One thing that the public just doesn’t understand about lawyers is that their job sometimes involves fighting for the most despicable people imaginable, because those despicable people have legal objectives they have a right to pursue as citizens, and because the principles underlying the fight are important, even if the particular clients—and often their objectives too–are blights on humanity.
Over at Popehat, Ken has chronicled a classic example, in which First Amendment specialist Eugene Volokh (he of the Volokh Conspiracy) and the Electronic Freedom Foundation are backing blogger Crystal Cox as she appeals a $2.5 million defamation judgment against her, in which an Oregon judge ruled that bloggers did not have the same protection against defamation claims under the First Amendment as journalists do. Cox, of whom I was blissfully unaware until Ken’s post, is clearly the kind of person who is a menace on the internet, lacking basic decency, fairness, scruples and common sense, and yet stimulated by the power that the medium provides her. The signature act that established this for me is revealed by Ken at the top of his post:
“Here’s the most important thing you need to know about blogger and “investigative journalist” Crystal Cox: when she got angry at First Amendment attorney Marc Randazza, she didn’t just register the domains marcrandazza.com and fuckmarcrandazza.com and marcrandazzasucks.com in order to attack him. She registered jenniferrandazza.com and nataliarandazza.com — the names of Randazza’s wife and three-year-old daughter.”
Yup, that’s enough, all right: signature significance. Is there any chance that an individual who would do this even once could be an ethical, reasonable, fair person? No! Only an unethical creep would even consider such conduct; with a normal person, the ethics alarms would be ringing so loud that they would be paralyzing.
Ken chronicles how Cox used her blog to savage and quite possibly defame a lawyer; how she then requested payment from him to take her lies off the web; how when First Amendment attorney Marc Rendazza declined to take on her defense, she began trashing him on the web. I urge you to read Ken’s account of all this (here), first, because he has documented it very thoroughly; second, because everything Ken writes is worth reading, and finally, because he has an important message to readers and bloggers about how to deal with Crystal Cox and others like her.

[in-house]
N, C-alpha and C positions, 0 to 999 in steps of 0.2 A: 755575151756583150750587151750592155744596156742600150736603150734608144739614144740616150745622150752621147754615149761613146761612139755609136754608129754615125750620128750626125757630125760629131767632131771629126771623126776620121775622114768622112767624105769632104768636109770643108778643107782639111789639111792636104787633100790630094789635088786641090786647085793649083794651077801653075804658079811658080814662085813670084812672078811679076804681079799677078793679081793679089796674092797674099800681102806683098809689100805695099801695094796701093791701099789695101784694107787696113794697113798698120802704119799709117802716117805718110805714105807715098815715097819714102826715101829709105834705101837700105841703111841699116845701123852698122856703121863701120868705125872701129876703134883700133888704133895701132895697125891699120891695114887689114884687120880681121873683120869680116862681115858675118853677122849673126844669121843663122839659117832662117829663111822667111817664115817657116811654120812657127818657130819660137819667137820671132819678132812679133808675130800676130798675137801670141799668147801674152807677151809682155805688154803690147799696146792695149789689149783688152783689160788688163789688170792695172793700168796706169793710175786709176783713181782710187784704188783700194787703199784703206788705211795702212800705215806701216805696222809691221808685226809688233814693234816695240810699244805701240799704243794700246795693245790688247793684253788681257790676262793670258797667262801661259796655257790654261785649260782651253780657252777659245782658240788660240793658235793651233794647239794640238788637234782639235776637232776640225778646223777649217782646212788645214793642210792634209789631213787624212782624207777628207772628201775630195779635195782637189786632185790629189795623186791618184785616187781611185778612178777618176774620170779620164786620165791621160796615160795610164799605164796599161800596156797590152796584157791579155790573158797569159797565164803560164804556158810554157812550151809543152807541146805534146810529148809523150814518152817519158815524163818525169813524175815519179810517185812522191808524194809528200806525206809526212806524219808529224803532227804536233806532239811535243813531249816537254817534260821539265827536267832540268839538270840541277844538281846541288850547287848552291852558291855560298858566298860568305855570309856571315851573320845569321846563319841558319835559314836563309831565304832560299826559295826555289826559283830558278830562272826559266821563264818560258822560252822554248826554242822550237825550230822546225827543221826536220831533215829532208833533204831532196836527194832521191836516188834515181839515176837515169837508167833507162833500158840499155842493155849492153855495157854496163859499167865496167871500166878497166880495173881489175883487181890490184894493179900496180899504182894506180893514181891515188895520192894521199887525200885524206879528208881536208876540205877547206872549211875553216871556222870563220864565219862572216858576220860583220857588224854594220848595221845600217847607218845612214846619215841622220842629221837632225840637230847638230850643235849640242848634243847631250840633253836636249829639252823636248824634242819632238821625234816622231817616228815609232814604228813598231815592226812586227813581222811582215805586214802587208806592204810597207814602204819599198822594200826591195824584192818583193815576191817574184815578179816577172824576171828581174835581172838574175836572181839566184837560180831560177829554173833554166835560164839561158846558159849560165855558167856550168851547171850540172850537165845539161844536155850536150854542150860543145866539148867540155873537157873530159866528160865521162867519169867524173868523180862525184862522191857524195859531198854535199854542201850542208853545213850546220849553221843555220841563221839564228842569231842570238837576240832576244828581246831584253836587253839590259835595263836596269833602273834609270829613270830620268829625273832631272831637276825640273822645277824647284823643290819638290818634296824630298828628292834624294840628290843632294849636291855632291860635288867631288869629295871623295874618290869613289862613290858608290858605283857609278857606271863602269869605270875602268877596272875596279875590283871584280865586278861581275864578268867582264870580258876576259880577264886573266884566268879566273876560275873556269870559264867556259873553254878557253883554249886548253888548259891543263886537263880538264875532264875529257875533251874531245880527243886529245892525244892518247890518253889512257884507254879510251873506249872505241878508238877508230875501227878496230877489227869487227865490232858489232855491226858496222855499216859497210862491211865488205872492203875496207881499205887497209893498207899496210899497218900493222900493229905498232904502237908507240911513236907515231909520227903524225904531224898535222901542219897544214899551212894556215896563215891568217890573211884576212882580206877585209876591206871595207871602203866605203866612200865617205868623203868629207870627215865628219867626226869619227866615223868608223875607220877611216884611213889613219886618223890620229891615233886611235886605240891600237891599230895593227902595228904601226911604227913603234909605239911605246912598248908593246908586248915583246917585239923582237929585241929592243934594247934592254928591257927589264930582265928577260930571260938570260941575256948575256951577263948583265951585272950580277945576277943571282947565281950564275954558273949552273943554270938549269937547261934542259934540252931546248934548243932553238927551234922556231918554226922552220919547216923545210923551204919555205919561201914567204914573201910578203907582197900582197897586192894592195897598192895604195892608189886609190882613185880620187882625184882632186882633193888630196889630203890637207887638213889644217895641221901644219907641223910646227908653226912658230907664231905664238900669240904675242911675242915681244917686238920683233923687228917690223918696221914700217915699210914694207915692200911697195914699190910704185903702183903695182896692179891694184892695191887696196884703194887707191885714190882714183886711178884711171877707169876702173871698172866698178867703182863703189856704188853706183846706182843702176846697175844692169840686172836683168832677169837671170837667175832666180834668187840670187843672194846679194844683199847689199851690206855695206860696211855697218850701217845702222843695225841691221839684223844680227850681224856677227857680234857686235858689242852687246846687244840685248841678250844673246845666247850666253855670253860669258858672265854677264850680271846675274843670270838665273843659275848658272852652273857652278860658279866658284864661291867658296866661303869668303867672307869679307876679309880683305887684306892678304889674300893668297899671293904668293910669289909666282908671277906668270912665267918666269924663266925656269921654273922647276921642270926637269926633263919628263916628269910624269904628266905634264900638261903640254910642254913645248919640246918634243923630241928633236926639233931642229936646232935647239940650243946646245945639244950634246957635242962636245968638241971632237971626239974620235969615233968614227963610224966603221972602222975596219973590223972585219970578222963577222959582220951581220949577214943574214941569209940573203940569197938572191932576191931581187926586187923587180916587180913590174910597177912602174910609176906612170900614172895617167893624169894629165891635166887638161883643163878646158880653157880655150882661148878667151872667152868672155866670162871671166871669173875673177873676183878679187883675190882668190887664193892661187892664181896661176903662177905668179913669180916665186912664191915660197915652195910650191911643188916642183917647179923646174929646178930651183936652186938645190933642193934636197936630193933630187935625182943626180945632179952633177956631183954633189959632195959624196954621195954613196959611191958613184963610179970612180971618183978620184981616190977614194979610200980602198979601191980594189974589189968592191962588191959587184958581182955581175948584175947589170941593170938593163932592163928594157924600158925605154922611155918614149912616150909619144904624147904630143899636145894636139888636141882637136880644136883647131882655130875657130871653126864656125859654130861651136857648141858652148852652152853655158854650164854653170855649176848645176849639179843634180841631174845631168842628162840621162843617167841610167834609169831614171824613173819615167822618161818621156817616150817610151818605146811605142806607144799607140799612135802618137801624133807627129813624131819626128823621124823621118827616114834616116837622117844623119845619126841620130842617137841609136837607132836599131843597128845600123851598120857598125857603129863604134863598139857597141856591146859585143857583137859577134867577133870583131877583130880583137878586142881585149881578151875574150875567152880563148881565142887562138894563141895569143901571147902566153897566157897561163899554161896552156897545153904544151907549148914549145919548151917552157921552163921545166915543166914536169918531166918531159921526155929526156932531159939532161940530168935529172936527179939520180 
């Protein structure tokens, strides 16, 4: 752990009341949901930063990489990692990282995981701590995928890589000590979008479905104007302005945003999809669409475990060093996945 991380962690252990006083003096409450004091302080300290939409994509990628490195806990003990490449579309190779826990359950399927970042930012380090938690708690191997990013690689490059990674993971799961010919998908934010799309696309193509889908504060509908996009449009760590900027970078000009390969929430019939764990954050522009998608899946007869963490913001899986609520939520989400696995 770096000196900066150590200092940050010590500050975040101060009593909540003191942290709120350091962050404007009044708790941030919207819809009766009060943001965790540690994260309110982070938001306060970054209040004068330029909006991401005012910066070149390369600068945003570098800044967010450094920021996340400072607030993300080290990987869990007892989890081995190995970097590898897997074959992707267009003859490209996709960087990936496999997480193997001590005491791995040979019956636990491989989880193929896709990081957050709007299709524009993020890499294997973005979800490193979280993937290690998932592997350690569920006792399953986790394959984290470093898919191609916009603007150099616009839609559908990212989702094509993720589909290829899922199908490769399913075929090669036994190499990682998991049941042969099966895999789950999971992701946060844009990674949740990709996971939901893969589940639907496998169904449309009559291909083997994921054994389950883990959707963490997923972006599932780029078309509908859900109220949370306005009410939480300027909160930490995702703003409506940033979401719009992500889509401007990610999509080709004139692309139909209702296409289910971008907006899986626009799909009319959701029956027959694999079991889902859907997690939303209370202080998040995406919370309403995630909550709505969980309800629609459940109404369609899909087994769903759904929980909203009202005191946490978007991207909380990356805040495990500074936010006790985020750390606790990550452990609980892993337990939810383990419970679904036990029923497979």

Still, her First Amendment claim, which is essentially that as a blogger she should have the same protection against defamation that a journalist would, is still worth defending, even if she personally is the scum of the earth. As Ken writes, “[F]ighting for free speech often involves rubbing shoulders with evil — the Phelps clan, the Nazis at Skokie, and so forth.”
My message here is a bit different. Crystal Cox and others who use the First Amendment for despicable purposes are within their rights, but are also recklessly putting those rights in jeopardy for the rest of us who are more fair responsible in our exercise of free speech. Because of people like Cox, I have found myself being increasingly drawn to Justice William O. Douglas’s absolutist position on the First Amendment, which is that no law abridging free speech really should mean no law, period, no matter how harmful or vile speech may be. Otherwise, people like Cox, and Rush Limbaugh, and Bill Maher, and Howard Stern, and all sorts of mean, uncivil, vicious, obscene, exploitive, stupid, self-indulgent, bigoted, racist, hateful, venal, misogynistic individuals risk making society fear free speech, and try to restrict it in various ways, thereby crippling America’s greatest asset in order to limit the damage done by its biggest jerks. How long, do you think, before stunts like Spike Lee and Roseanne Barr tweeting private addresses in order to sic harassers and worse on private individuals sparks a movement to make such tweets illegal? Similarly, bloggers and others who misuse the web to destroy reputations, plant rumors, spread lies, and cause chaos risk damaging freedom of expression on the web for responsible users. There are a lot of people, well- intentioned but dead, dead wrong, who would be willing to stifle expression to criminalize words and ideas that they believe have no redeeming social value, and constrain all bloggers to prevent abuse by unprincipled renegades like Crystal Cox.
As Clarence Darrow said in one of my favorite quotes, “In order to have enough liberty, it is necessary to have too much.” People like Crystal Cox call attention to the “too much” and thus jeopardize “enough” by encouraging the law to step in, as it often does and sometimes must when ethics fails.
All the more reason, then, to heed Ken’s call to neutralize Cox on the web the right way, by exposure, criticism, and shunning, so she can’t harm our precious freedom of expression while she’s trying to harm the targets of her vendettas.